TRACKS Oshkwazin: A Summer in review by Amber Pitawanakwat

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Ahnii,

I am a recent graduate from the Indigenous Environmental Science Program at Trent University and was looking for a way that I could share my knowledge in a meaningful way. I was fortunate to be hired by the Oshkwazin Program, a branch of TRACKS, which was developed to offer meaningful work and volunteer experience for high school aged Indigenous youth. The word Oshkwazin is an anishinabemowin word for “light your internal fire”. 

My experience with Oshkwazin has been very rewarding and different than any other job I have ever held. I came into the job not fully sure on what to expect but working here has helped me to develop my work ethic and become more creative in my ideas for program development. Some of the highlights of my summer were starting each day with a smudge. It made my days better and reminded me of my childhood, when my parents would get us to start our day in a good way by smudging.

The summer started off with the staff having a visioning meeting of what we would like to see Oshkwazin become. We had brain storming sessions where we worked together to think of different knowledge holders, organizations, and contacts in the community that we could collaborate with. Through this we were able to reach out to these people and start to structure what the school year would look like. We were also able to help out the education staff with some program development. One of the themes for the week at Scugog First Nation was teachings from the four directions. The Oshkwazin staff were able to assist in developing small workshops for each of the four directions. I was tasked with creating a workshop called teachings from the south. I used some of my own knowledge but also had to rely on other resources to develop this workshop.

Although we had a lot of planning and computer work we were also able to step out of the office for team building and new learning opportunities. One of the highlights of my summer was going to Six Nations to see and learn about earthships. For those of you that don’t know, an earthship is a type passive solar home that is made from recyclable materials such as can and bottles, and natural materials. They are designed to be self-sufficient using solar power, water is collected from rain fall and they also have a space to grow food. It was very interesting to learn about how earthships are designed and to see the process of what it takes to build one. While on this trip we also have the opportunity to visit the Kayanase Greenhouse. The Kayanase Greenhouse main focus is to improve the health of mother earth by restoring the native trees and plant species in the area. Some of the other highlights included going to Petroglyph’s Provincial Park with the TRACKS education staff as a part of their day camp. The Petroglyph’s is a special place that has been beautifully preserved. Oskwazin ended the summer at the Intertribal Food Sovereignty Summit at the Mashantucket Pequot Tribal Nation in Connecticut. It was an amazing experience; check out my last blog to read all about it.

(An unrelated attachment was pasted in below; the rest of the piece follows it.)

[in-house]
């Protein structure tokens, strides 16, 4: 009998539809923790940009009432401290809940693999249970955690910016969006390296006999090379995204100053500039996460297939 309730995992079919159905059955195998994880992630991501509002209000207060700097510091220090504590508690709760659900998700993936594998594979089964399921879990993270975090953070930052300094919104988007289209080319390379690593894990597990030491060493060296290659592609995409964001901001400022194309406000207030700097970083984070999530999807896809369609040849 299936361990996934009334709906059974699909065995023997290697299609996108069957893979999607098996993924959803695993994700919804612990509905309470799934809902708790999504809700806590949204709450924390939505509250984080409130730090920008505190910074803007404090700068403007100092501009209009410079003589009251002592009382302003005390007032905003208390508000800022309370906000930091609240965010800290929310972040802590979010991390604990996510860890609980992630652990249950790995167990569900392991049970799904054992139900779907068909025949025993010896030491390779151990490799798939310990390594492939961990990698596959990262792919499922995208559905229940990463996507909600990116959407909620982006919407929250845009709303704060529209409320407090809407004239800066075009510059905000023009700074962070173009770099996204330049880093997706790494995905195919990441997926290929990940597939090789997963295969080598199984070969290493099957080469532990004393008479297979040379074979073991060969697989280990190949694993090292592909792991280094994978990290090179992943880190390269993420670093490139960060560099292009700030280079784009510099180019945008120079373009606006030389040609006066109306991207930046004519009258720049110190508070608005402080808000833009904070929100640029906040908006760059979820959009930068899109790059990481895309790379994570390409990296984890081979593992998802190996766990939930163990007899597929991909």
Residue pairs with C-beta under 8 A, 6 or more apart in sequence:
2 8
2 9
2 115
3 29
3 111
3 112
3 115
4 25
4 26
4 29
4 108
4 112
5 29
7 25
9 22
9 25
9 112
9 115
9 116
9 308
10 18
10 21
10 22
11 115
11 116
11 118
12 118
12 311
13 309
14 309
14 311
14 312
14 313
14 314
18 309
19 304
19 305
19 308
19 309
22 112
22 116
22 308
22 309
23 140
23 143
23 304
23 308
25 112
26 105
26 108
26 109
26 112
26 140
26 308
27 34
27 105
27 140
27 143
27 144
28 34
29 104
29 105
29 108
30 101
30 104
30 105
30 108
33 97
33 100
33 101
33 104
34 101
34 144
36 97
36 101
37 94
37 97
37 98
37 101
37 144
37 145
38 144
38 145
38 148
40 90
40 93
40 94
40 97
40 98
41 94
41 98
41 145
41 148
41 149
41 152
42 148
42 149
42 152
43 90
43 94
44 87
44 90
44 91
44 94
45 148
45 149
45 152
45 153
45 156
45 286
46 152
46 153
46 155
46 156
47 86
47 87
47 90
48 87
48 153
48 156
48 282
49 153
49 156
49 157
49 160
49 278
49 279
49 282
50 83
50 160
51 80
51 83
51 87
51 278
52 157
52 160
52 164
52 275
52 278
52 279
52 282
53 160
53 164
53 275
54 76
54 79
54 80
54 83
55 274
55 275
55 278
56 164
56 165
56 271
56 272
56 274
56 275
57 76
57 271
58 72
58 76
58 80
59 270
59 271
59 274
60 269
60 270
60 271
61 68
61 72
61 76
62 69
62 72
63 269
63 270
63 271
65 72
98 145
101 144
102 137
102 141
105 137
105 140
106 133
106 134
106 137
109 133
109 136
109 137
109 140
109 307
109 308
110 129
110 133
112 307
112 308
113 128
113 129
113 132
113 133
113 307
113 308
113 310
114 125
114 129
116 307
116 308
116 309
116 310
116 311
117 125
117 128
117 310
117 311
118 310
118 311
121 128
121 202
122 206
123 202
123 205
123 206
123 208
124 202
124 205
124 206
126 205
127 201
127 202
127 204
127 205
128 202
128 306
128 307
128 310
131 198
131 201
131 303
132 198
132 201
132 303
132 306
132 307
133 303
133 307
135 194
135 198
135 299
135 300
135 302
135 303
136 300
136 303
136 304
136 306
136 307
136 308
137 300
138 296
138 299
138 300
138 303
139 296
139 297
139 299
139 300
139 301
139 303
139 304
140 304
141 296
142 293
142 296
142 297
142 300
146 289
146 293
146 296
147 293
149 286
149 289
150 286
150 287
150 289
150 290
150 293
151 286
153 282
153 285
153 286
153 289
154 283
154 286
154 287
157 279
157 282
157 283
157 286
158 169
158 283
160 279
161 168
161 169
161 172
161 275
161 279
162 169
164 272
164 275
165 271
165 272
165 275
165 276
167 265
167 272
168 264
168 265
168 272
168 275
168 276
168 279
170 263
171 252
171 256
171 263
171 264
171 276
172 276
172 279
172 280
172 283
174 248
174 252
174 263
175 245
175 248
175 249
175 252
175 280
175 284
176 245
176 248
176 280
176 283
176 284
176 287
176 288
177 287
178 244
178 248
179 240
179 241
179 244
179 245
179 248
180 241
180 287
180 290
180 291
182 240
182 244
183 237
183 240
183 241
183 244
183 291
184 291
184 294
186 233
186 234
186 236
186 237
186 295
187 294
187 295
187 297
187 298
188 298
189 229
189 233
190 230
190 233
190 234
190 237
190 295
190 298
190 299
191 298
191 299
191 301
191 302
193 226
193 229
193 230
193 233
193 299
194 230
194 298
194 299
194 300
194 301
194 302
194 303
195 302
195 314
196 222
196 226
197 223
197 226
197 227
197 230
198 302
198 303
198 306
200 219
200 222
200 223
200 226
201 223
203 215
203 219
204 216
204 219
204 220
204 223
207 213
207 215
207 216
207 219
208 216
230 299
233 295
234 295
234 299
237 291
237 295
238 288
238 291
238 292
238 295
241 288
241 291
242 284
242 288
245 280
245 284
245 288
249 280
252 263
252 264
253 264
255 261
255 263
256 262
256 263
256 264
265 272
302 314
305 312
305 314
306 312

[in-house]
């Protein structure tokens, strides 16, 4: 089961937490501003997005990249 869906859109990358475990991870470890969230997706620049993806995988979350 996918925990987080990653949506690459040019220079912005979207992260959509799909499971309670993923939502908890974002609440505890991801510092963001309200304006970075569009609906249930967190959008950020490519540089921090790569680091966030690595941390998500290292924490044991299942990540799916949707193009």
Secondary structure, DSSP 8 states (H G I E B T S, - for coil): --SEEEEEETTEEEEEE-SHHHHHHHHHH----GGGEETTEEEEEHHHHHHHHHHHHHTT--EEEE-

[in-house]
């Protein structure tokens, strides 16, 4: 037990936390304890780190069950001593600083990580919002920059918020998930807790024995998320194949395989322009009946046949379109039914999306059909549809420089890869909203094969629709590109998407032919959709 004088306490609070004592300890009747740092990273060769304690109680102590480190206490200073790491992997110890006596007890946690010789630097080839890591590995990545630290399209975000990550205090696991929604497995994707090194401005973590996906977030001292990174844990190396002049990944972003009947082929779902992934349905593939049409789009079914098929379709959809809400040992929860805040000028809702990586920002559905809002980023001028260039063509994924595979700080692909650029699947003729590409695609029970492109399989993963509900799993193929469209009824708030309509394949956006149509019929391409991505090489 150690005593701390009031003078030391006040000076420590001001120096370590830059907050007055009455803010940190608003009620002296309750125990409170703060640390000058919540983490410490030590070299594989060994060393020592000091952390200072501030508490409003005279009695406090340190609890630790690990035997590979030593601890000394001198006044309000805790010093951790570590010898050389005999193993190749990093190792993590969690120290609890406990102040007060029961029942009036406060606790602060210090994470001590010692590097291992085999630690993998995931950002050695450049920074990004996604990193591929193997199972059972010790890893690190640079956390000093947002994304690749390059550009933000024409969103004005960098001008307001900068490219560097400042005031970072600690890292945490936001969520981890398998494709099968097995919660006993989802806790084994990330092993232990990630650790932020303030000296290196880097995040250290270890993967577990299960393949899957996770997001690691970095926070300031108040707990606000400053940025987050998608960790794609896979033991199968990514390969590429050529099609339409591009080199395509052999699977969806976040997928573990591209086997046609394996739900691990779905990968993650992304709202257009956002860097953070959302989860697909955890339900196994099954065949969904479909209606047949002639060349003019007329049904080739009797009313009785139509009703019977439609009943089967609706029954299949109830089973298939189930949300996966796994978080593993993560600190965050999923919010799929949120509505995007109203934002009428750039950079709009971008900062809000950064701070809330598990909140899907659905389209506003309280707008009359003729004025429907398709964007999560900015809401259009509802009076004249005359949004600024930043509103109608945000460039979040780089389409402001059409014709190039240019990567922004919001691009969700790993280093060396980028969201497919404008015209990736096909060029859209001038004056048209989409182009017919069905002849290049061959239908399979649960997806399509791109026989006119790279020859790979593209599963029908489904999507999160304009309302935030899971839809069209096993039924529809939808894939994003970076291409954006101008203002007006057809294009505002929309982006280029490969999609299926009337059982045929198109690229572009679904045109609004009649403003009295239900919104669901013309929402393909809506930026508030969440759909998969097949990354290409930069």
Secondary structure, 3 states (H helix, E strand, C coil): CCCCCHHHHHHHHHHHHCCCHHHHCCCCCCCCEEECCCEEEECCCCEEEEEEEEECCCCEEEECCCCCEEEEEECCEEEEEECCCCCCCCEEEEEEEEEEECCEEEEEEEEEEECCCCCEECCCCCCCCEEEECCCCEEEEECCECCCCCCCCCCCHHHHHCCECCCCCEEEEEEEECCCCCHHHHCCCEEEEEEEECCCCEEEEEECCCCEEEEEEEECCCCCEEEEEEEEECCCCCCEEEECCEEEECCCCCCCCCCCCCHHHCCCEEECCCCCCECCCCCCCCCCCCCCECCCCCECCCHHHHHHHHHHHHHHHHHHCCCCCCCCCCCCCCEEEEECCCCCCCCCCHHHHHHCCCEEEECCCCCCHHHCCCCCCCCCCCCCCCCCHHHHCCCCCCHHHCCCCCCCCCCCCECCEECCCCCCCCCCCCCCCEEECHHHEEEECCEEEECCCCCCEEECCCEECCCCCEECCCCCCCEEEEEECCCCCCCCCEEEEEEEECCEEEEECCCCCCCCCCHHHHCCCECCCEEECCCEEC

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My overall experience with Oshkwazin has been a great way to use the knowledge that I gained while in university to help generate new ideas and blend together Indigenous and western science. Working with Oshkwazin gave me a sense of fulfilment and really made me feel like I was valued member of a team. I look forward to seeing the year unfold and to hearing the feedback from the students that join Oshkwazin. We spent a lot of time thinking about how to develop a program that can give high school students the knowledge, confidence and experiences to be successful in high school, post-secondary school and the workforce. As an anishinaabekwe, when I was in high school I turned away from my culture and teachings. At the time I didn’t see the harm in doing so because that wasn’t who I wanted to be. But looking back now, I realize I missed out on learning about my culture. Through this work with Oshkwazin I feel like I am able to learn about some of the opportunities I missed out on. I know going forward I will continue to learn about my culture when the opportunities come.

Thank you to all the TRACKS and Oshkwazin staff for an awesome summer!

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